Author: Mudede, Charles
Date published: September 23, 2010
The fi rst thing that one gathers from watching two or more of the fi lms in this traveling festival of Spanish directors is that the people in that part of the world smoke like fi ends.
For them, everywhere-bed, kitchen, bar, steps, street-is a place to smoke. Puff, puff, puff-that is the fi rst impression. The next one is that this festival is of a much higher quality than the Italian one that passed through SIFF last year. Not one decent fi lm could be found in the New Italian Cinema Festival; the entire event was creatively bankrupt, an artistic dead end, an intellectual wasteland. Whereas Hollywood was certainly the model for the fi lms in the Italian festival, the independent spirit is the model for the fi lms in this series.
Now, despite being generally good, none of the fi lms in this series really stands out. None is exceptional; all were made with enough creativity to place them in an area just above average and just below greatness. Indeed, one fi lm, the least political fi lm in this very political festival, Three Days with the Family, is just pretty to look at. The fi rst shot: A young city woman (Léa) arrives at a country station on a beautiful bullet train. Her appearance is supremely ordinary-not too big, not too thin, not too attractive, not too plain. Her parents are handsome, and her middle-class family of uncles, aunts, and cousins has its winners and losers. There's a funeral and a little drama at a dinner table, and the fi lm ends with Léa returning to the city on the bullet train. And what's this fi lm all about? The pleasure of watching the mode, manner, and accessories of that milieu.
Whereas Three Days with the Family presents the audience with the charms of the burguesía-its family dinners; its warmly broken marriages; its heavy, social smoking (from kids to grandparents)-After, a fi lm by Alberto Rodríguez and set in Seville, the fi nancial and cultural capital of Andalusia, is a raw indictment of that class. The fi lm's three characters (Manuel, Ana, and Julio) are all very unpleasant and spiritually empty people. Two (Manuel and Ana) live in a gated community, and one (Julio) has the same soulless job as George Clooney in Up in the Air-he goes around the country fi ring people for companies looking to quickly and painlessly cut some fat from the staff. Julio has a serious coke problem and gets all of his sex from the internet. Somehow, all three meet, fuck around, drink, drive around drunk, and emotionally crash in the morning. The fi ring man, Julio, masturbates over a woman who has passed out on a couch (he is nice enough not to rape her), the woman (Ana) has pleasureless sex with two young strangers, and the other man (Manuel) gets the shit kicked out of him by a gang he provoked for no reason at all. The fi lm does not have one redeemable character.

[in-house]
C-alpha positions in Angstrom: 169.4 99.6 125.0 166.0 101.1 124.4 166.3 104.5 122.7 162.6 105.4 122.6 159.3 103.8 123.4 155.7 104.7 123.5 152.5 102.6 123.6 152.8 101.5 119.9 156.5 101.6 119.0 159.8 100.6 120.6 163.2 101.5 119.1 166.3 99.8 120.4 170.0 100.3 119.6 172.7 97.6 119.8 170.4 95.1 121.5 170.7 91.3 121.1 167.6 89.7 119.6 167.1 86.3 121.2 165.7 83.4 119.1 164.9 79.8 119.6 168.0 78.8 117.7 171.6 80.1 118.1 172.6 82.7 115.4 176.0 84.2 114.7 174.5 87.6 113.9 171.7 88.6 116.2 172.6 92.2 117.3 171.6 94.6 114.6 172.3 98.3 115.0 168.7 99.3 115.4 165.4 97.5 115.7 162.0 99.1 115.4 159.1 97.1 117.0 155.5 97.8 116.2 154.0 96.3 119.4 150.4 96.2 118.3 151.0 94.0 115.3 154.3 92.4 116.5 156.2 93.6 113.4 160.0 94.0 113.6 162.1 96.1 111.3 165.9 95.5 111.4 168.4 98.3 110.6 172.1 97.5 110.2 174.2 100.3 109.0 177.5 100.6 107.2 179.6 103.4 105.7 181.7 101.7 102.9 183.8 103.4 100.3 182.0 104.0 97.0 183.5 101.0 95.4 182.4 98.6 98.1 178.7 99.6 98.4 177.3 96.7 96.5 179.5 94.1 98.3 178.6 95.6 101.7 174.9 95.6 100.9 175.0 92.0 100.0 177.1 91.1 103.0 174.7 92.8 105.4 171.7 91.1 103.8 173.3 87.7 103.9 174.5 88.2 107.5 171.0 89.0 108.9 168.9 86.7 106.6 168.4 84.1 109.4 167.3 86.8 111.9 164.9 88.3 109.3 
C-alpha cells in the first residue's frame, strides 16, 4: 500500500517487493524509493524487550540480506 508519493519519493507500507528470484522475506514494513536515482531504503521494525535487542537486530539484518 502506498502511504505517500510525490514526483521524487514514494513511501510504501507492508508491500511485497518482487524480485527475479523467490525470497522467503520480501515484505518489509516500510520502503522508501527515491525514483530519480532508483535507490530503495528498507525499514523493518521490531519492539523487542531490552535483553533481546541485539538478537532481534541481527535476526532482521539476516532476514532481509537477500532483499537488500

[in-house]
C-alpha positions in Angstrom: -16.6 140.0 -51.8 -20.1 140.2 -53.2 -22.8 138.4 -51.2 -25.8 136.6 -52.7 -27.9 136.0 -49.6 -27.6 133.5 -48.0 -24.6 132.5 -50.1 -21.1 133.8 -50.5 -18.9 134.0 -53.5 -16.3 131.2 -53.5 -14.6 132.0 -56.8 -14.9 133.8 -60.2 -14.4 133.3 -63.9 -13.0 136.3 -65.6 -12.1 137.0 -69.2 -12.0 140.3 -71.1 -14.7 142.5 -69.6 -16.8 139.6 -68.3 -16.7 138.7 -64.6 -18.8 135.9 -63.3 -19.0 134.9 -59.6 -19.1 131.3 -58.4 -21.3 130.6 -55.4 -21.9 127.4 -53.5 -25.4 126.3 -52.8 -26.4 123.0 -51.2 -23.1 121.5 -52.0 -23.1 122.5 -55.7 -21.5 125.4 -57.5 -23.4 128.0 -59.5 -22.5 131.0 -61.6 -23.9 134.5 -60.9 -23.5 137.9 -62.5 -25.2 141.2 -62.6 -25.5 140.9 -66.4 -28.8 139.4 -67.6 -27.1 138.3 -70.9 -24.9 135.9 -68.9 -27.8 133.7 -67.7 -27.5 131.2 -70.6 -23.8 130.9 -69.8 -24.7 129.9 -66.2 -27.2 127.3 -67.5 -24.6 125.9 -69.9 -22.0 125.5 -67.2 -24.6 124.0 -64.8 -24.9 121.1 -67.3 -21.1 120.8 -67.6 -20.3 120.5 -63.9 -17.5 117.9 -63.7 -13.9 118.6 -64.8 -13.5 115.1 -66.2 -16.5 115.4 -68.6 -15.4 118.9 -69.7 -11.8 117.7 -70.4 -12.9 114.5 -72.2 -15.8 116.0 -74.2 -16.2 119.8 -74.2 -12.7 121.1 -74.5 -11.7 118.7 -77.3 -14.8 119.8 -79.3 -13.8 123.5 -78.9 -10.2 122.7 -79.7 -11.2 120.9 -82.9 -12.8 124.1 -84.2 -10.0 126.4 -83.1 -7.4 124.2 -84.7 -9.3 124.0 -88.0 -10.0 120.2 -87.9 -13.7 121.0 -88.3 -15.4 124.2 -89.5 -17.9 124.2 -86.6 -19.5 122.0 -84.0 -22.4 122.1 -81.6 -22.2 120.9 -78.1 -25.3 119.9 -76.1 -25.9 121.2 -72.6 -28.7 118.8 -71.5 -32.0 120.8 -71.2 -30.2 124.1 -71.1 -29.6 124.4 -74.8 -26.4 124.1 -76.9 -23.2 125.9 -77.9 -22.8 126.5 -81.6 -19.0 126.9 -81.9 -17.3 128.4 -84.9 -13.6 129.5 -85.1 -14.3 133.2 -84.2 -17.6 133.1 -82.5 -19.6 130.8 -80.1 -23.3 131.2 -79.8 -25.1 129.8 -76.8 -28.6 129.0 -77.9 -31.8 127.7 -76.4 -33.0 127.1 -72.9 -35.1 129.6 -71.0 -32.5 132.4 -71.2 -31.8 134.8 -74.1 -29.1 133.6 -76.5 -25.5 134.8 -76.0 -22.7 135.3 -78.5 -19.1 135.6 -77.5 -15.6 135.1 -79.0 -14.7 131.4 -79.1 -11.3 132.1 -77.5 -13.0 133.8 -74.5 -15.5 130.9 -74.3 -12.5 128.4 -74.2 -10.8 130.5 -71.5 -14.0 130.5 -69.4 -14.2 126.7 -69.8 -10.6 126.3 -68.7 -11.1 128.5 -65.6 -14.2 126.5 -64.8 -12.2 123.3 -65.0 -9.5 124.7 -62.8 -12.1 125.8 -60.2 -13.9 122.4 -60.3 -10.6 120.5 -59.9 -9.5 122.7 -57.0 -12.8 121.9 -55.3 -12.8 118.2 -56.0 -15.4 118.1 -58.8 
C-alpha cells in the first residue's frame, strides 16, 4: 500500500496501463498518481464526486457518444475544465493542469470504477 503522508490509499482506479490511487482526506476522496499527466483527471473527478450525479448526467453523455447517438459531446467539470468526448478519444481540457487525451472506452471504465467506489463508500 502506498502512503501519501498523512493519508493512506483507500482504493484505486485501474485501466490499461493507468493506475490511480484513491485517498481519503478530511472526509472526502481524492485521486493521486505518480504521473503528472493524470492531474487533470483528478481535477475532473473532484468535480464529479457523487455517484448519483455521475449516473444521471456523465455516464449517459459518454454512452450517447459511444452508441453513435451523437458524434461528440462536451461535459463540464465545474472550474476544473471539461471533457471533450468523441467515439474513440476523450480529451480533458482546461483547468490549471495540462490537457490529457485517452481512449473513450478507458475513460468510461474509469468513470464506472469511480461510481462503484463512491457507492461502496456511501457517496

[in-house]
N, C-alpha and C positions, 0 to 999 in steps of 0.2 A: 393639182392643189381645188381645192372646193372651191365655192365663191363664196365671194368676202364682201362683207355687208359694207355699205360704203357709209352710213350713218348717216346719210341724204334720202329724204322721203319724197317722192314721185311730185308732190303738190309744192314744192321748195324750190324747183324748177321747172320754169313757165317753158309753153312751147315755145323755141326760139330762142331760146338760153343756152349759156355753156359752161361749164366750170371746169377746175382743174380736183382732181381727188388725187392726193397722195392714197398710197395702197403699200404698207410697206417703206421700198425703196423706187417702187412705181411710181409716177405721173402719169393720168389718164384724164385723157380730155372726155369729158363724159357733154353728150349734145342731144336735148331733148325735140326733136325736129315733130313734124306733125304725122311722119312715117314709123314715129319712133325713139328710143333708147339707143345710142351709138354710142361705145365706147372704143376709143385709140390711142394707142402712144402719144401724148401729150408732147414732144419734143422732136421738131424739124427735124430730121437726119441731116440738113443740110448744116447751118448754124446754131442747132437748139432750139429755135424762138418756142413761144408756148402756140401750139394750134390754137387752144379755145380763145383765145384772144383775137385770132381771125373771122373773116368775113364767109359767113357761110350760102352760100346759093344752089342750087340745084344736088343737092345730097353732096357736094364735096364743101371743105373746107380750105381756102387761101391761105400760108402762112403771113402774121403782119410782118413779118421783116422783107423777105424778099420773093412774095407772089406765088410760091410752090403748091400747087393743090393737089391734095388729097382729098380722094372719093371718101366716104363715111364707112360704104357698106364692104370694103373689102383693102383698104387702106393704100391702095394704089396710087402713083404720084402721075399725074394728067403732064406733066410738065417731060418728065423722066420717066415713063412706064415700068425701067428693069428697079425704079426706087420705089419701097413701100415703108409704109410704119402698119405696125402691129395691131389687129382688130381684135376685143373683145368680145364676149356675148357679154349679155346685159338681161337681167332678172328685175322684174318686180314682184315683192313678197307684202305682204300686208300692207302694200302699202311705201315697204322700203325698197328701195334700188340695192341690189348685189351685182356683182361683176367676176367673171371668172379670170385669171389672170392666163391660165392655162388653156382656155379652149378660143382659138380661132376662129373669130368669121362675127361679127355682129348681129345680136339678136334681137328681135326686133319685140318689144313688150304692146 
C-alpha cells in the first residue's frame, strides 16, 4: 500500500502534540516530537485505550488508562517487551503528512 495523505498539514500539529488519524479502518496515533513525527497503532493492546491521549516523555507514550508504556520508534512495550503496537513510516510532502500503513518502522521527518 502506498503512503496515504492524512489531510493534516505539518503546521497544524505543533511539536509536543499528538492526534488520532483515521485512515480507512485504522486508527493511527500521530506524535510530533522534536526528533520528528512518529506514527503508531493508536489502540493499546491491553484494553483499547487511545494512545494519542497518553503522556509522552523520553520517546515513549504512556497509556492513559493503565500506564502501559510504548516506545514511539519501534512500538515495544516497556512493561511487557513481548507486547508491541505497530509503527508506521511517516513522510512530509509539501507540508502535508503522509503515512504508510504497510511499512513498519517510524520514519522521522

The fi lms Me Too, Stigmata, and The Condemned have nothing but redeemable characters. But this point will receive no elaboration in the remaining space of this review. I want instead to turn to and focus on what I feel is the most important fi lm of the festival, Rabia, which concerns two immigrants (José María and Rosa) who fall in love and then fall into deep trouble. Rosa, a maid, is just a nice and rather naive woman; José María, a construction worker, is a man fi lled with rage at the social forces that turned him into a powerless, illegal immigrant in a strange land. He wants respect, more money, and the chance to raise a family, but every door toward that goal is locked. Soon after meeting the love of his life, who works in a big home owned by an old Spanish family, he kills his boss at the construction site. José María fl ees the crime scene and, unbeknownst to anyone, hides in the top and empty fl oors of the big house.
From above (in the shadows), José María watches the family and their maid-the love of his life. The mother of the house is kind to Rosa, the father is neither here nor there, and their overgrown son is a total bastard. He rapes Rosa (who happens to be pregnant) and continues life as if nothing happened. The crime, he is confi dent, will never see the light of day. What is angry, hurt, doomed José María to do? The end of this movie is very grim indeed (it involves rats).
Because much of Rabia is set in a house, it recalls the wonderful Bolivian fi lm Zona Sur (Southern District), which also translates larger social and political issues into the interior spaces of an old home owned by an old family that's in decline. At this point, I wanted to say much more about these two fi lms (to connect them with Foucault's idea of micro-power and also attempt to articulate something radically new: a kind of allometry of power), but as you can see, there is no space left.